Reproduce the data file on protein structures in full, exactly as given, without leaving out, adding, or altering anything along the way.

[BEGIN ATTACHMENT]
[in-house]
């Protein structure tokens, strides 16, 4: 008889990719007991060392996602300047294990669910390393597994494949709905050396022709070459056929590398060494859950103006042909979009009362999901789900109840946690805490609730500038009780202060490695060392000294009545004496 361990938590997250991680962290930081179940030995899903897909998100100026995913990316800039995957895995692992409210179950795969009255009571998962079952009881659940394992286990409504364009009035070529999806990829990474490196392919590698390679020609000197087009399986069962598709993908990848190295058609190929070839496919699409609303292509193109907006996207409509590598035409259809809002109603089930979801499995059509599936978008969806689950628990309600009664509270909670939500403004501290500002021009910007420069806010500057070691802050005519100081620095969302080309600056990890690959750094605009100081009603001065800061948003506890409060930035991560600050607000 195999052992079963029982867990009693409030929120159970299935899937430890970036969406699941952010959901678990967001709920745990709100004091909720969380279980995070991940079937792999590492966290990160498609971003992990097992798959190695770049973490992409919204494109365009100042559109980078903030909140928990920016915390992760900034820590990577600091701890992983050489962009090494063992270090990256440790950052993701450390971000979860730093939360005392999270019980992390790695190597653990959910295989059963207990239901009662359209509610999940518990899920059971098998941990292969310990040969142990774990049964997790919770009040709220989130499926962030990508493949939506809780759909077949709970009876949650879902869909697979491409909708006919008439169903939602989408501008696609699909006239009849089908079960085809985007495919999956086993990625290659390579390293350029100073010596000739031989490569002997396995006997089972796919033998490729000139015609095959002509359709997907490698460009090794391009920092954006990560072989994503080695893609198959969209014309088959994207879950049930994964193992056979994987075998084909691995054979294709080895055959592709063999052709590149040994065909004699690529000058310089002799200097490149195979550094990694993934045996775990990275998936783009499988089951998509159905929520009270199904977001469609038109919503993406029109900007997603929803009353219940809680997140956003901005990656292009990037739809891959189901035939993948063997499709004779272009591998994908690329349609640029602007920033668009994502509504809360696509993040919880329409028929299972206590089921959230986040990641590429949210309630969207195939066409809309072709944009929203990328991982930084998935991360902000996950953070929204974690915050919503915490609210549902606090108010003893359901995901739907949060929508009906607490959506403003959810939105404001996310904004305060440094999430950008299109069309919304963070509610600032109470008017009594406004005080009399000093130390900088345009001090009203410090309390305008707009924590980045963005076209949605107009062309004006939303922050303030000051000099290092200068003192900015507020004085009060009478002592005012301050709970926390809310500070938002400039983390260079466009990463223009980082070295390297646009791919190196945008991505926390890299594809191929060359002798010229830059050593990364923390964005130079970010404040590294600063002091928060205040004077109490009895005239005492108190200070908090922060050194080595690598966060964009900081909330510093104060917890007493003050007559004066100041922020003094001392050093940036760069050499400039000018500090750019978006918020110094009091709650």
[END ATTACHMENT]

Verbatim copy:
[in-house]
């Protein structure tokens, strides 16, 4: 008889990719007991060392996602300047294990669910390393597994494949709905050396022709070459056929590398060494859950103006042909979009009362999901789900109840946690805490609730500038009780202060490695060392000294009545004496 361990938590997250991680962290930081179940030995899903897909998100100026995913990316800039995957895995692992409210179950795969009255009571998962079952009881659940394992286990409504364009009035070529999806990829990474490196392919590698390679020609000197087009399986069962598709993908990848190295058609190929070839496919699409609303292509193109907006996207409509590598035409259809809002109603089930979801499995059509599936978008969806689950628990309600009664509270909670939500403004501290500002021009910007420069806010500057070691802050005519100081620095969302080309600056990890690959750094605009100081009603001065800061948003506890409060930035991560600050607000 195999052992079963029982867990009693409030929120159970299935899937430890970036969406699941952010959901678990967001709920745990709100004091909720969380279980995070991940079937792999590492966290990160498609971003992990097992798959190695770049973490992409919204494109365009100042559109980078903030909140928990920016915390992760900034820590990577600091701890992983050489962009090494063992270090990256440790950052993701450390971000979860730093939360005392999270019980992390790695190597653990959910295989059963207990239901009662359209509610999940518990899920059971098998941990292969310990040969142990774990049964997790919770009040709220989130499926962030990508493949939506809780759909077949709970009876949650879902869909697979491409909708006919008439169903939602989408501008696609699909006239009849089908079960085809985007495919999956086993990625290659390579390293350029100073010596000739031989490569002997396995006997089972796919033998490729000139015609095959002509359709997907490698460009090794391009920092954006990560072989994503080695893609198959969209014309088959994207879950049930994964193992056979994987075998084909691995054979294709080895055959592709063999052709590149040994065909004699690529000058310089002799200097490149195979550094990694993934045996775990990275998936783009499988089951998509159905929520009270199904977001469609038109919503993406029109900007997603929803009353219940809680997140956003901005990656292009990037739809891959189901035939993948063997499709004779272009591998994908690329349609640029602007920033668009994502509504809360696509993040919880329409028929299972206590089921959230986040990641590429949210309630969207195939066409809309072709944009929203990328991982930084998935991360902000996950953070929204974690915050919503915490609210549902606090108010003893359901995901739907949060929508009906607490959506403003959810939105404001996310904004305060440094999430950008299109069309919304963070509610600032109470008017009594406004005080009399000093130390900088345009001090009203410090309390305008707009924590980045963005076209949605107009062309004006939303922050303030000051000099290092200068003192900015507020004085009060009478002592005012301050709970926390809310500070938002400039983390260079466009990463223009980082070295390297646009791919190196945008991505926390890299594809191929060359002798010229830059050593990364923390964005130079970010404040590294600063002091928060205040004077109490009895005239005492108190200070908090922060050194080595690598966060964009900081909330510093104060917890007493003050007559004066100041922020003094001392050093940036760069050499400039000018500090750019978006918020110094009091709650």